When Debt Collectors Call: What You Need to Know
(NEW YORK) -- With many Americans struggling to pay their bills, one business is booming: debt collectors.
But many consumers say the collectors are taking their tactics too far. The Federal Trade Commission received a record number of complaints about debt collectors last year -- nearly 181,000 -- second only to complaints about identity theft.
In response to the complaints, the FTC has been cracking down on collectors who don't follow the rules.
As Tim Bond of Montgomery, Ohio, learned, consumers have to be very careful. The 56-year-old said he was shocked one day to open his mail box and find a letter saying he was being sued by Asset Acceptance over a debt he wasn't even sure was his.
"I received a certified letter from the courthouse that said I was being sued for over $7,000," Bond said. "I felt really suffocated and trapped."
Bond said he wasn't even sure he owed the credit card debt, and if he did, it was 14 years past due.
"My fiancé and I did a lot of research," he said. "What we found out -- if you said anything at all, just a wrong phrase or anything, it would start statute of limitations over again."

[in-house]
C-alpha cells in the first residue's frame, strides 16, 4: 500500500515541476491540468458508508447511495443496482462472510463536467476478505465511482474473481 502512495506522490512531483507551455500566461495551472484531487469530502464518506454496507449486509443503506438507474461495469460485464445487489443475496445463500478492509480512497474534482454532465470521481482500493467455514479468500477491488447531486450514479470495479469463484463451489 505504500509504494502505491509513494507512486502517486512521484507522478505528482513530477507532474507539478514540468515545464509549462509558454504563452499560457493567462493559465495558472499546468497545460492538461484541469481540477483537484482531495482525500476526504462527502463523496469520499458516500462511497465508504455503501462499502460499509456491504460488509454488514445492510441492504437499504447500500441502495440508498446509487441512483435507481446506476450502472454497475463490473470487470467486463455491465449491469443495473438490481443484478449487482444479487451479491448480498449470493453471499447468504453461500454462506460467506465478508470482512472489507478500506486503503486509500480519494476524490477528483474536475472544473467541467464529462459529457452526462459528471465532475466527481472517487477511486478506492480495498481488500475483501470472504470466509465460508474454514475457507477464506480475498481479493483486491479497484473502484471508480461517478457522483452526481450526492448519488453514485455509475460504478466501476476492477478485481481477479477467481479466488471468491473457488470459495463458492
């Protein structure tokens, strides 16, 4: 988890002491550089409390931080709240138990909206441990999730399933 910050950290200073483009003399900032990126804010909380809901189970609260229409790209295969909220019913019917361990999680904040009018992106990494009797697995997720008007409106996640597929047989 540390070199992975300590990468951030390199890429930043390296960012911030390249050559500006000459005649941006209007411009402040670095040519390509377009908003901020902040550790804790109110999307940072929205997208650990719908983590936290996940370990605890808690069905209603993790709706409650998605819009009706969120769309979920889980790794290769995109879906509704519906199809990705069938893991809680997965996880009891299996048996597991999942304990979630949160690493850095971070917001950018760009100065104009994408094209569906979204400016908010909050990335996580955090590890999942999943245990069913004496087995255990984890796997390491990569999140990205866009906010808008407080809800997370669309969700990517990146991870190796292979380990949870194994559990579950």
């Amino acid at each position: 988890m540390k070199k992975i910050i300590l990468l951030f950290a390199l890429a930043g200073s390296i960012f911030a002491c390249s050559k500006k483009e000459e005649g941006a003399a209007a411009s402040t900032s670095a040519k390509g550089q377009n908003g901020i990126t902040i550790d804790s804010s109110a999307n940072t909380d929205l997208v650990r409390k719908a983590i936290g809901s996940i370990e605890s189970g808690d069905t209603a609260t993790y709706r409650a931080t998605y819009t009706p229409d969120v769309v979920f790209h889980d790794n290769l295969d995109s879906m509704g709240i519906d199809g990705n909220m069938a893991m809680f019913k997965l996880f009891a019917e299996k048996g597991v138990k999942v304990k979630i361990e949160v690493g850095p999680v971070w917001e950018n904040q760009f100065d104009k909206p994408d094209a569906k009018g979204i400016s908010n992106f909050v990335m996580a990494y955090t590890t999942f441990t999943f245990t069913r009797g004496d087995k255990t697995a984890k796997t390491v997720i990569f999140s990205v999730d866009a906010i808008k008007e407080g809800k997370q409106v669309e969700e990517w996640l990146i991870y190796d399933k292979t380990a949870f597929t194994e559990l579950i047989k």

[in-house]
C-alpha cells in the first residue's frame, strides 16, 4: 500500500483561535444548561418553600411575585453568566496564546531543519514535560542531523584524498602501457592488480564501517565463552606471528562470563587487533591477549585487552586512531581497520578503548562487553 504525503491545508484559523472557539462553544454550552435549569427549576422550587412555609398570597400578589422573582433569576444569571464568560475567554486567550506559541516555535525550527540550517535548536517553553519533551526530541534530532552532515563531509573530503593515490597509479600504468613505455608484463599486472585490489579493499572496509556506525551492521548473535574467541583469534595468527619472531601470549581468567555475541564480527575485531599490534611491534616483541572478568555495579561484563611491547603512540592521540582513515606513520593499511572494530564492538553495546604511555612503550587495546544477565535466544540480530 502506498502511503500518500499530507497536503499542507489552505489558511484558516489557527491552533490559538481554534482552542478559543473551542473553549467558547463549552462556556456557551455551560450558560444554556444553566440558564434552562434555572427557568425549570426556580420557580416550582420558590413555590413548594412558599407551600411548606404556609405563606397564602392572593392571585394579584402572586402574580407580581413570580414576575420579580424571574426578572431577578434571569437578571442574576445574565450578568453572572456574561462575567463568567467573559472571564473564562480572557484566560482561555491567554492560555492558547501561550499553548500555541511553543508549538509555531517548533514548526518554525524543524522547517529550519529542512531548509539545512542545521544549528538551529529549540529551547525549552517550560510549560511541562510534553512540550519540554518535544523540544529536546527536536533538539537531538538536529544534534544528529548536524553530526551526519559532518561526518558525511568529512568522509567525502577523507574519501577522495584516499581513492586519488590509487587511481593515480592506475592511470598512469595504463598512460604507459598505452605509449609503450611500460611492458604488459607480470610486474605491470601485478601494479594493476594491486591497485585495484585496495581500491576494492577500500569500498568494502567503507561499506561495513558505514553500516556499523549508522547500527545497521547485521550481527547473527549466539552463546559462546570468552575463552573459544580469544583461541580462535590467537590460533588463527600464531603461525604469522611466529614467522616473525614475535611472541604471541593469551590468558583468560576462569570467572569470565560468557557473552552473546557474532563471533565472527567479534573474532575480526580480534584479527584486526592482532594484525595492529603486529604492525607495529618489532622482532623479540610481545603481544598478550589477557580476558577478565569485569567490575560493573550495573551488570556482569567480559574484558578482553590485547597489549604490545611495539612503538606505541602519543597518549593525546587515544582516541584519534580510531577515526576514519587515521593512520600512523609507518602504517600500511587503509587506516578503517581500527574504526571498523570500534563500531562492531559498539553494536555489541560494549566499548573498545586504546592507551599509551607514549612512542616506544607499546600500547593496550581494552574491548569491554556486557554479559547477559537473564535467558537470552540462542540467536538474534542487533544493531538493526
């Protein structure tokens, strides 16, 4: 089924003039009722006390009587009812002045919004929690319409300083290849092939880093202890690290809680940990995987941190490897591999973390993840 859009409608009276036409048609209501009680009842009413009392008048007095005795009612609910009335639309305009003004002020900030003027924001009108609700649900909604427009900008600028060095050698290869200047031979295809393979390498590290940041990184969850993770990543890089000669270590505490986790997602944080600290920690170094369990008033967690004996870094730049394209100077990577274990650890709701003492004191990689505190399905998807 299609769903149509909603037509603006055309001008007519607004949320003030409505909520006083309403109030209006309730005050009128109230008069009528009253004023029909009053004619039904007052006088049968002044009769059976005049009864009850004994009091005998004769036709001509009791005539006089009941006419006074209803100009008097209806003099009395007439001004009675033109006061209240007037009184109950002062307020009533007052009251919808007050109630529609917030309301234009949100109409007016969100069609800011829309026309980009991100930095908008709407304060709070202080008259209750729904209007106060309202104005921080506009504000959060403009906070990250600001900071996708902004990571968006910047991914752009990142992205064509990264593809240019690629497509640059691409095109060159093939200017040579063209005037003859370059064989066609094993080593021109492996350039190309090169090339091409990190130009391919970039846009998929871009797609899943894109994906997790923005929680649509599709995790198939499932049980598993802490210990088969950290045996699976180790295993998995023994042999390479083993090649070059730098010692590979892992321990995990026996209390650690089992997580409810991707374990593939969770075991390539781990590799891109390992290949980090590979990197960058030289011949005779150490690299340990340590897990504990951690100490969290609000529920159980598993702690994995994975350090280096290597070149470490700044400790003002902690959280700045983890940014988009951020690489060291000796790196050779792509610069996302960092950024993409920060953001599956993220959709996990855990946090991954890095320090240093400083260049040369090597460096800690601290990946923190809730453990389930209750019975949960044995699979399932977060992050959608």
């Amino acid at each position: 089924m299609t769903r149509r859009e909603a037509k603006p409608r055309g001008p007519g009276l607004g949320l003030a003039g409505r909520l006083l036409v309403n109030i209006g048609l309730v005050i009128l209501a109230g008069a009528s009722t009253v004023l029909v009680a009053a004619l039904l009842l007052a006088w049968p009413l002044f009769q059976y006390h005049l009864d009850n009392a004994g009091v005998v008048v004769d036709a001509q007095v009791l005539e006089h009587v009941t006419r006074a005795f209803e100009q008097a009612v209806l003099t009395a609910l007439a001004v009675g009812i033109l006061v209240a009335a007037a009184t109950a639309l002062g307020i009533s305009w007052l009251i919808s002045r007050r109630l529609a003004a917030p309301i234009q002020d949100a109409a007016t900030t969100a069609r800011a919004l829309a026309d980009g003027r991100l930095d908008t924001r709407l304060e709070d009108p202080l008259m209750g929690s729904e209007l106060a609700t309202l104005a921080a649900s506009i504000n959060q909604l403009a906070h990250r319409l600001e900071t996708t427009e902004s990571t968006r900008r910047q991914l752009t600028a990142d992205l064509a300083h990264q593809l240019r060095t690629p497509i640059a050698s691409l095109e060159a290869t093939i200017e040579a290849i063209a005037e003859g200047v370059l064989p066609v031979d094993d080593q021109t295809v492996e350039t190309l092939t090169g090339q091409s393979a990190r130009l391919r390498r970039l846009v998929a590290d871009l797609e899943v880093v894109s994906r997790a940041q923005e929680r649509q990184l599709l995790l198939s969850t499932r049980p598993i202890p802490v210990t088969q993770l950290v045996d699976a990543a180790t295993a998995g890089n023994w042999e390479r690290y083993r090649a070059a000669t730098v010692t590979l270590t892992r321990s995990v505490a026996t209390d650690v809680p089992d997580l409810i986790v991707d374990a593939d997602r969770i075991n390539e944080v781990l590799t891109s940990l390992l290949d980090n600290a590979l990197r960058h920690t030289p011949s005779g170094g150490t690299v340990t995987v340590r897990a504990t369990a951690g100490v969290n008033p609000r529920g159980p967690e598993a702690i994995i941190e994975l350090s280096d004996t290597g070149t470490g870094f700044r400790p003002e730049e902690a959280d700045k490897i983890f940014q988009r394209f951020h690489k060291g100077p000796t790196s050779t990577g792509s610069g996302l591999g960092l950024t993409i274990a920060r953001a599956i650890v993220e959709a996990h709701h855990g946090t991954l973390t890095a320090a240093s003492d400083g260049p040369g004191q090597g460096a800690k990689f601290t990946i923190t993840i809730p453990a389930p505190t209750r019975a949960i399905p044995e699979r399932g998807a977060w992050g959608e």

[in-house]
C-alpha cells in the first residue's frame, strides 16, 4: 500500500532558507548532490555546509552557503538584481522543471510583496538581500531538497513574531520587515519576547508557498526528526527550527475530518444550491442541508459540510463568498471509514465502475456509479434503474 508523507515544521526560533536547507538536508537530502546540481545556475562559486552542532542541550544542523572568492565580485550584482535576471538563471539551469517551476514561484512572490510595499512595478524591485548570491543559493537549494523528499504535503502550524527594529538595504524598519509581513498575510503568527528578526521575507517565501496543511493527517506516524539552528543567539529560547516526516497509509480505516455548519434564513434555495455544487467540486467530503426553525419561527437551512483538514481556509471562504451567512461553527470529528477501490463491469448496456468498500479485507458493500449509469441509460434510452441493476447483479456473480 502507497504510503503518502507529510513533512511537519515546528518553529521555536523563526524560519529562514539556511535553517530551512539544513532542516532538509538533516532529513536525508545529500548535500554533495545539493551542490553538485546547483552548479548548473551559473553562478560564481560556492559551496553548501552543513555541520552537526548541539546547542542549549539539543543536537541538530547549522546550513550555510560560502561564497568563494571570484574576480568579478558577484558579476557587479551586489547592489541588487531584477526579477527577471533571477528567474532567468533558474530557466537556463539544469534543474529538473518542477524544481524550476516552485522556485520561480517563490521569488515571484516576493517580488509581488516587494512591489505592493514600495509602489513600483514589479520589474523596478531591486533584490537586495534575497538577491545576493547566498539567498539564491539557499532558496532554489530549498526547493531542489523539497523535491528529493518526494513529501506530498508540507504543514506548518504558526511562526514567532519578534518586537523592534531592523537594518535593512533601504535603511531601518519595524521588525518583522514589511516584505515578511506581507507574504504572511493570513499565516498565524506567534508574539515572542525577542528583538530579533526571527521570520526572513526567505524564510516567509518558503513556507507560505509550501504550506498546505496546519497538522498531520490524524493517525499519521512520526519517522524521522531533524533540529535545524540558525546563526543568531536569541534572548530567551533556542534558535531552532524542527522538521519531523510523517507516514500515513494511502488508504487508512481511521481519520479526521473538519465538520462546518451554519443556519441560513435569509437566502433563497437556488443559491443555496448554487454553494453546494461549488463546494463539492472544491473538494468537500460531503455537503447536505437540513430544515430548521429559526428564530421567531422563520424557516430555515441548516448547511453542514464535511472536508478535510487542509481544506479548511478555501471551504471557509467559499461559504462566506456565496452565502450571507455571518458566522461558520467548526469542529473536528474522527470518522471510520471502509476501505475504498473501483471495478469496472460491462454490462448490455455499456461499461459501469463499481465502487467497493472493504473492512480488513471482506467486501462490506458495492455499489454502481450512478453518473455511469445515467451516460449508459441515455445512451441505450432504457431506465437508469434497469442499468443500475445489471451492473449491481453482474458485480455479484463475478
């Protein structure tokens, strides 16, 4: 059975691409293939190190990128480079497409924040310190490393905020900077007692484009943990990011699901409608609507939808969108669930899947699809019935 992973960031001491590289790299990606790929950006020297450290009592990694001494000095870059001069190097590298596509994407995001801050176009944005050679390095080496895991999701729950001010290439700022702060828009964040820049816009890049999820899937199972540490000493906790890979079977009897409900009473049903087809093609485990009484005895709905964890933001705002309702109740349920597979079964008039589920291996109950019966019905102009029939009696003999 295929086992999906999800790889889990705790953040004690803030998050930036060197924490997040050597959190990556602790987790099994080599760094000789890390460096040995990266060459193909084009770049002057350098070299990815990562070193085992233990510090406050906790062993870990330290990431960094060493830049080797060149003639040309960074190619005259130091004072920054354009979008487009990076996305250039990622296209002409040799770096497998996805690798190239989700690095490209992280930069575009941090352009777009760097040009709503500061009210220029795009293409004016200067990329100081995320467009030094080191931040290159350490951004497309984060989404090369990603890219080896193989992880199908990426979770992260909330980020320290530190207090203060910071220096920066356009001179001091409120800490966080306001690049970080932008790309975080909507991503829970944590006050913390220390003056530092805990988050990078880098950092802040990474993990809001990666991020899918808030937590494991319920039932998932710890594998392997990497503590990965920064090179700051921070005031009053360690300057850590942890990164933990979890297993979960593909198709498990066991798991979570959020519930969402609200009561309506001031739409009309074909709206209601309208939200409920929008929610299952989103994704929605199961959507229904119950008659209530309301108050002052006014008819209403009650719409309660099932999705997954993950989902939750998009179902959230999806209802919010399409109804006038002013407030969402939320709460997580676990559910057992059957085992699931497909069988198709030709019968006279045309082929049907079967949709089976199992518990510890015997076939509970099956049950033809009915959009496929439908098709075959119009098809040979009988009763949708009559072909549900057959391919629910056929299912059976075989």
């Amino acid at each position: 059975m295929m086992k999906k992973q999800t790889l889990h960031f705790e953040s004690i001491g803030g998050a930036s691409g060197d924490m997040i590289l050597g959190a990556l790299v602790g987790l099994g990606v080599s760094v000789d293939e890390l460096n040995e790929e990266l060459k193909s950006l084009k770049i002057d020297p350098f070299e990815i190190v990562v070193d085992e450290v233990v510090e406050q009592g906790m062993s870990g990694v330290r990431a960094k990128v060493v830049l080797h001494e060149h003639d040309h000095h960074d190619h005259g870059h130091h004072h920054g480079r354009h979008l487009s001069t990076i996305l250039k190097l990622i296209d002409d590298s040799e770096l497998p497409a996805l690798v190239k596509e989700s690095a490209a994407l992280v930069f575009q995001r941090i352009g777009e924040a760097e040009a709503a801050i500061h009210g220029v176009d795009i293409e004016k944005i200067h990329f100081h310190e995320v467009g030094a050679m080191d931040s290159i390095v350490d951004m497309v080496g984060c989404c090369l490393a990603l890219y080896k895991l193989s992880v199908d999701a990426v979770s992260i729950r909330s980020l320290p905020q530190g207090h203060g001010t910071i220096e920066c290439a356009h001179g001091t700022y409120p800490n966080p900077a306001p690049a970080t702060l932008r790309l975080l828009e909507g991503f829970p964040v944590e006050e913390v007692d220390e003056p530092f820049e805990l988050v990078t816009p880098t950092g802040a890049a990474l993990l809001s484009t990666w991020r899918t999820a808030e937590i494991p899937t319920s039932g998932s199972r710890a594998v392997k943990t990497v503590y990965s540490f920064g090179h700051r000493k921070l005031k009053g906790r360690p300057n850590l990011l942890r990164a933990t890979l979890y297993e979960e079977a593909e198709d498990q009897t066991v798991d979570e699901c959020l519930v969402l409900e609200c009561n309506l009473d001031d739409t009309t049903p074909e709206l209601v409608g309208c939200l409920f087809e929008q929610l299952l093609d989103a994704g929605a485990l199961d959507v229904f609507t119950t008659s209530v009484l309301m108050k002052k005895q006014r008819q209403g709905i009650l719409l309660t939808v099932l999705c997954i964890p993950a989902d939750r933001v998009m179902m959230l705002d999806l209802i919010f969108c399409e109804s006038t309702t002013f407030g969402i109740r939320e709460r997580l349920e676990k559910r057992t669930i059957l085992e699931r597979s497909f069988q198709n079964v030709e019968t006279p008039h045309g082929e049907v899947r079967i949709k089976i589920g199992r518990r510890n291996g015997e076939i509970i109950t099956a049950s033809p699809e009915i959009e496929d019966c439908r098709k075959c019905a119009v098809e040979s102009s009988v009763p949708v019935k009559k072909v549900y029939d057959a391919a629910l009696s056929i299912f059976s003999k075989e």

Asset Acceptance allegedly broke the law by threatening lawsuits on expired debts and reporting those old debts to credit agencies. The company has paid a $2.5 million fine to the government, even as it denies any wrongdoing.
Reilly Dolan of the FTC said that consumers need to be aware of the statutes in their states governing the ability of collectors to sue over old debts. It may be that for some older debts, there is no way collectors can legally force a consumer to pay.
If the debt is large, offering to pay it off little by little to get the collector off your back might seem like a good idea, but Dolan said that is not necessarily true.
"In most states if you pay a little bit of the debt it actually restarts the clock," Dolan said.
That means the old debt is suddenly reactivated and you can face a lawsuit after all.
Copyright 2012 ABC News Radio